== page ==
Basella alba is a perennial plant of the Basellaceae, native to India, and is distributed widely in the tropics as an ornamental. It is also known as Indian spinach, Ceylon spinach, vine spinach, Malabar spinach or Malabar nightshade and is mostly cultivated as a leafy vegetable or spinach substitute, being rich in vitamin A and C. From 2008 to 2010, severe foliar disease was observed on B. alba in the region of Southern Andhra Pradesh, India. Approximately 75 to 85% of the fields were affected with disease incidence ranging from 70 to 90%. Leaf lesions were elliptical to irregular oval, yellow brown to dark brown, and sometimes concentrically zonate with diffuse margins frequently surrounded by light-colored haloes. Infection often started at the leaf tips and progressed to the base of leaves as symptoms developed. In severe infections, lesions enlarged and coalesced, causing necrosis, wilting, and ultimately death of leaves. Tissues from the margin of infected leaf parts were surface sterilized in 1% sodium hypochlorite for 1 min, plated on potato dextrose agar (PDA), and then incubated at 27°C in the dark for 7 days. Hyphal tips from the margin of each developing colony were subcultured on PDA. Fungal colonies were initially white, becoming olivaceous, and turning brown with age. Conidiophores were brown, short, simple, or sometimes branched. Conidia were obclavate, obpyriform or ellipsoidal with a short conical beak, borne in long chains, branched or unbranched, pale brown to brown, and 18 to 32 μm long and 5 to 14 μm wide at the broadest point. Conidia had three to eight transverse septa and one to two longitudinal septa. On the basis of conidial morphological characteristics, the pathogen was identified as Alternaria alternata (Fr.) Keissler (2). For pathogenicity tests, inoculations were performed on detached, surface sterilized, healthy leaves following the method of Belisario (1). A 5-μl drop of conidial suspension containing 1 × 105 CFU/ml was placed on each leaf and 12 leaves per isolate were used. Leaves were incubated in a growth chamber (90% relative humidity with a 12-h photoperiod). After 7 days, leaf spots that were similar to the original symptoms developed on all inoculated leaves and A. alternata was consistently reisolated from symptomatic leaf tissues on PDA. Control leaves inoculated with sterile distilled water remained asymptomatic. The experiment was performed three times. To our knowledge, this is the first report of A. alternata on B. alba in India.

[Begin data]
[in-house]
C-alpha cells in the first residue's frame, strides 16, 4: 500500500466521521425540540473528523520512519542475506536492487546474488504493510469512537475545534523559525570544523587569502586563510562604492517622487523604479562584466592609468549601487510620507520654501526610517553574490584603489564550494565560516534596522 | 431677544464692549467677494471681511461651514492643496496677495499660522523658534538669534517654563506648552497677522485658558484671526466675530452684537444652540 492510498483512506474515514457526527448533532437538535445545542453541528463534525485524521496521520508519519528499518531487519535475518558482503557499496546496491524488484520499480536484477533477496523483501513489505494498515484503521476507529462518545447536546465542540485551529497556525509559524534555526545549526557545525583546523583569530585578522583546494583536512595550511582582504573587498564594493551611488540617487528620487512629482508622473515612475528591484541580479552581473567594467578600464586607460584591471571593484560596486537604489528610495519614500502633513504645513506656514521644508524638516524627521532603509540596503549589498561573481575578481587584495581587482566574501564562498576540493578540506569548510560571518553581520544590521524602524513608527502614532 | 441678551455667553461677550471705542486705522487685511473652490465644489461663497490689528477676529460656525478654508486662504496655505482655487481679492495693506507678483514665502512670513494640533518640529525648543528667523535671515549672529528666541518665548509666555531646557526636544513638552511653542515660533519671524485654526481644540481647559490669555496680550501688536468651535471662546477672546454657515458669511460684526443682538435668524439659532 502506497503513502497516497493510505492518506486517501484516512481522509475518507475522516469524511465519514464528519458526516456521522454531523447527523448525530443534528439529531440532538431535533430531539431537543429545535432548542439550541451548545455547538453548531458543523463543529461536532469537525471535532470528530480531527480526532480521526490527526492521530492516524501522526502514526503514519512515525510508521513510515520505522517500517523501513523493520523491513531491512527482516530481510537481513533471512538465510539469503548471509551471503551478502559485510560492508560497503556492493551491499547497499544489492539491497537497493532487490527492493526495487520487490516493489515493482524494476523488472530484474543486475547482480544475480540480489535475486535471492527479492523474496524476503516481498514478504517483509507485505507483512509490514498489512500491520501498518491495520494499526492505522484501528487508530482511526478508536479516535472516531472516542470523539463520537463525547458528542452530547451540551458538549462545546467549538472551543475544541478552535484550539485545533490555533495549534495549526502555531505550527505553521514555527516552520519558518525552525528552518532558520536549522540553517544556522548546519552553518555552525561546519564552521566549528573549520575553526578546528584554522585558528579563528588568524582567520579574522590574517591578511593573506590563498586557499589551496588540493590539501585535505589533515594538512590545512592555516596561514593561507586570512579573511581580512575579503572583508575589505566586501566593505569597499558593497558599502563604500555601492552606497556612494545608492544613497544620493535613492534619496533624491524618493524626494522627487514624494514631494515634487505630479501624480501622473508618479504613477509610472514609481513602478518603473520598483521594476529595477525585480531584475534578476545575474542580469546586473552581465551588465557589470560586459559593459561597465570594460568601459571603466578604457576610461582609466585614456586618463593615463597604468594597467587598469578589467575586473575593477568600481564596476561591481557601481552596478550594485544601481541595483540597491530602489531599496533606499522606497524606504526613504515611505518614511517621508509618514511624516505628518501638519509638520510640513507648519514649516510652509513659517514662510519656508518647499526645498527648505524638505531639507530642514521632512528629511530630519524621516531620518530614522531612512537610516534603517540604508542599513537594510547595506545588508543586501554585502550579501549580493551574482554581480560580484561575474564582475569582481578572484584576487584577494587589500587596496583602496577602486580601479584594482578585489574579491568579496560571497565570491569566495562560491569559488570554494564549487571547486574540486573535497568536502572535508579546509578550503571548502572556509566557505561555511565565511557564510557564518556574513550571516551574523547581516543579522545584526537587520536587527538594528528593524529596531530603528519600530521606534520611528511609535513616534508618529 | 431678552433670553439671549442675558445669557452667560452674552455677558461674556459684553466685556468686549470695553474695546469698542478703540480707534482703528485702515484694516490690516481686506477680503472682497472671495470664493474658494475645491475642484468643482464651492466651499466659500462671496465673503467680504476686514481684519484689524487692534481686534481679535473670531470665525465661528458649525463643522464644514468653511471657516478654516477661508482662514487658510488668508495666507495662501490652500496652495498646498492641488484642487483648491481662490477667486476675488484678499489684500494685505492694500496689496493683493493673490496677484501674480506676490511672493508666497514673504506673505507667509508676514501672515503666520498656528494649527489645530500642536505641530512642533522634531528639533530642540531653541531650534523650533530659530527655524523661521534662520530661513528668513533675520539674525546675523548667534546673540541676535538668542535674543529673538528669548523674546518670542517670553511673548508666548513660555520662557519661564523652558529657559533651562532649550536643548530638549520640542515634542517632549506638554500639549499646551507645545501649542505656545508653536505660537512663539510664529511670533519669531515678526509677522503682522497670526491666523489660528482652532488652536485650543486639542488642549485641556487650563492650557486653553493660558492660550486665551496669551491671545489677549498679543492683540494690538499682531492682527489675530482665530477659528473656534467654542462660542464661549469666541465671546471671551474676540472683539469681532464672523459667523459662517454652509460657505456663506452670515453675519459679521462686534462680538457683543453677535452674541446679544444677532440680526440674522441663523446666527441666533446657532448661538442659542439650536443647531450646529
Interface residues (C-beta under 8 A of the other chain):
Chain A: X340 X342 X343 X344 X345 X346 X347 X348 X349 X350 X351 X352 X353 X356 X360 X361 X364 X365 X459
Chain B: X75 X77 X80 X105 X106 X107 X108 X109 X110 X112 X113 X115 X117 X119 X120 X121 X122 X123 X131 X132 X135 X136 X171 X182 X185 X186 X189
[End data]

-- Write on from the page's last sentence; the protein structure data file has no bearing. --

References: (1) A. Belisario et al. Plant Dis. 83:696, 1999. (2) E. G. Simmons. Alternaria: An Identification Manual. The American Phytopathological Society, St. Paul, MN, 2007.
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